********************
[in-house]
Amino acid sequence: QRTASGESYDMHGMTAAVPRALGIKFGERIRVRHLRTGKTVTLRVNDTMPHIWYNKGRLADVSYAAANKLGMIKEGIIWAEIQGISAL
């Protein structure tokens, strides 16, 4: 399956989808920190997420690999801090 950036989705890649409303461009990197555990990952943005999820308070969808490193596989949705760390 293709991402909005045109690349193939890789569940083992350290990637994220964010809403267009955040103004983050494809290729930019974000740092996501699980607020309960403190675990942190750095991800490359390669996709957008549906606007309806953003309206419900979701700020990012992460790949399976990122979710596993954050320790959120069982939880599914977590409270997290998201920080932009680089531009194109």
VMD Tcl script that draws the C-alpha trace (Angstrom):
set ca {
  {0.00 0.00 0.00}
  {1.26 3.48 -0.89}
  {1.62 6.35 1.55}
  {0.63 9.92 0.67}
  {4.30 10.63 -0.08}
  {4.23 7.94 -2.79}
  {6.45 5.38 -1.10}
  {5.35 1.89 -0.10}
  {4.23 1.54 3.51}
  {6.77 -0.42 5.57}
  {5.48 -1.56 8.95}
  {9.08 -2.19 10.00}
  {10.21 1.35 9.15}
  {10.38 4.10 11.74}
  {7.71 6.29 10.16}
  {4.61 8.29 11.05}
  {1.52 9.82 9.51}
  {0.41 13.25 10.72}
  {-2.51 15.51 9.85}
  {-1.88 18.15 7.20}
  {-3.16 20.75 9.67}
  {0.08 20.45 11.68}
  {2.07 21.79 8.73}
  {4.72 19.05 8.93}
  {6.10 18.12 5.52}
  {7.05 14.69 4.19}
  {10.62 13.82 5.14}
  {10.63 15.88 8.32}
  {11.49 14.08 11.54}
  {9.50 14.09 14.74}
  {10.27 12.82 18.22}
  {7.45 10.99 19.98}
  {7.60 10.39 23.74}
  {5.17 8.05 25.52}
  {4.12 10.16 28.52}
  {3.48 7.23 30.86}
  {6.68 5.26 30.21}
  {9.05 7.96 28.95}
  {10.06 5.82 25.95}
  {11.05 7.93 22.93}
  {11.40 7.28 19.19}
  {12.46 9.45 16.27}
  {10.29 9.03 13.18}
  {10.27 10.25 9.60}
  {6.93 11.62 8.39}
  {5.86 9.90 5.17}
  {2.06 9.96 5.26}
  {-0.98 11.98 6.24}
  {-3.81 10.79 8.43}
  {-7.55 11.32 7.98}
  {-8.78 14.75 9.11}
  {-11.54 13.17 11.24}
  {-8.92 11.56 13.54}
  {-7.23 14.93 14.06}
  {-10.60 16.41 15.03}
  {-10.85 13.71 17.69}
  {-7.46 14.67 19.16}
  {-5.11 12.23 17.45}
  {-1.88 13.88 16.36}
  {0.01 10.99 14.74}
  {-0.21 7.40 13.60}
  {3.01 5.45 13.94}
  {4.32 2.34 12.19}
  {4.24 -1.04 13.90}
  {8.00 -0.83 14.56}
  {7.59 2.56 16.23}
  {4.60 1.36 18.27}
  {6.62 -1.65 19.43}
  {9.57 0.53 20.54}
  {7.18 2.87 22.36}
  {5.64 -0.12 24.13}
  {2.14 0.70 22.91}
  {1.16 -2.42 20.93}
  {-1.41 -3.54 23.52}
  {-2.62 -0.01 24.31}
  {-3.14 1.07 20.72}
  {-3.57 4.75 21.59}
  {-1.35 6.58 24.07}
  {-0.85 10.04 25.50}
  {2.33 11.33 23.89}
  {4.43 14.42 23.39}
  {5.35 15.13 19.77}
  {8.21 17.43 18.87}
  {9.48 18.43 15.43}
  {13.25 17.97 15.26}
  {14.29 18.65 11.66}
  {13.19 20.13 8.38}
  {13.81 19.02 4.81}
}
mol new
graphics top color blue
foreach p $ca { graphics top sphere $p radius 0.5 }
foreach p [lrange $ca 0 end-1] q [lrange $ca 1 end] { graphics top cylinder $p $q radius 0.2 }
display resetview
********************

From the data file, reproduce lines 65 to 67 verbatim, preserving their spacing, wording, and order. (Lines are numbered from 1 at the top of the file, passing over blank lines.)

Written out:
  {0.01 10.99 14.74}
  {-0.21 7.40 13.60}
  {3.01 5.45 13.94}